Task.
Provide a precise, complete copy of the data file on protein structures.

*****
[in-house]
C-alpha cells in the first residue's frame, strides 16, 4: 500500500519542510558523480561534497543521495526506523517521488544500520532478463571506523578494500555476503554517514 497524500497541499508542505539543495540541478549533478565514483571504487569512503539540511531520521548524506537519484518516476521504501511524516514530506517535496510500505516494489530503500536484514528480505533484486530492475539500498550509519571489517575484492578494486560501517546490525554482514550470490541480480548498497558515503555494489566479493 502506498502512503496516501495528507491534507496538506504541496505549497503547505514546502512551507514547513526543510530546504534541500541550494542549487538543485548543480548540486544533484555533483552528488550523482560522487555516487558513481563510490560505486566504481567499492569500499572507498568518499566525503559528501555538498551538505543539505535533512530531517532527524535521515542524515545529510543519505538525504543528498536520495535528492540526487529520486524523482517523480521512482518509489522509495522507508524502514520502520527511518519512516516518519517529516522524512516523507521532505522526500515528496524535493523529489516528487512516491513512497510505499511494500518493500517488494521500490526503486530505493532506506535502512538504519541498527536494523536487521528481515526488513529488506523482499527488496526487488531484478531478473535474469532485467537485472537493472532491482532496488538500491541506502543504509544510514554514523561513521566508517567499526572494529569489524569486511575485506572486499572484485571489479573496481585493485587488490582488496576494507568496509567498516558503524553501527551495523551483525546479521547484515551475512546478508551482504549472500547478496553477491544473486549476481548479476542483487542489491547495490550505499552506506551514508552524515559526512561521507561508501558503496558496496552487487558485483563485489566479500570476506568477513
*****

[in-house]
C-alpha cells in the first residue's frame, strides 16, 4: 500500500519542510558523480561534497543521495526506523517521488544500520532478463571506523578494500555476503554517514 497524500497541499508542505539543495540541478549533478565514483571504487569512503539540511531520521548524506537519484518516476521504501511524516514530506517535496510500505516494489530503500536484514528480505533484486530492475539500498550509519571489517575484492578494486560501517546490525554482514550470490541480480548498497558515503555494489566479493 502506498502512503496516501495528507491534507496538506504541496505549497503547505514546502512551507514547513526543510530546504534541500541550494542549487538543485548543480548540486544533484555533483552528488550523482560522487555516487558513481563510490560505486566504481567499492569500499572507498568518499566525503559528501555538498551538505543539505535533512530531517532527524535521515542524515545529510543519505538525504543528498536520495535528492540526487529520486524523482517523480521512482518509489522509495522507508524502514520502520527511518519512516516518519517529516522524512516523507521532505522526500515528496524535493523529489516528487512516491513512497510505499511494500518493500517488494521500490526503486530505493532506506535502512538504519541498527536494523536487521528481515526488513529488506523482499527488496526487488531484478531478473535474469532485467537485472537493472532491482532496488538500491541506502543504509544510514554514523561513521566508517567499526572494529569489524569486511575485506572486499572484485571489479573496481585493485587488490582488496576494507568496509567498516558503524553501527551495523551483525546479521547484515551475512546478508551482504549472500547478496553477491544473486549476481548479476542483487542489491547495490550505499552506506551514508552524515559526512561521507561508501558503496558496496552487487558485483563485489566479500570476506568477513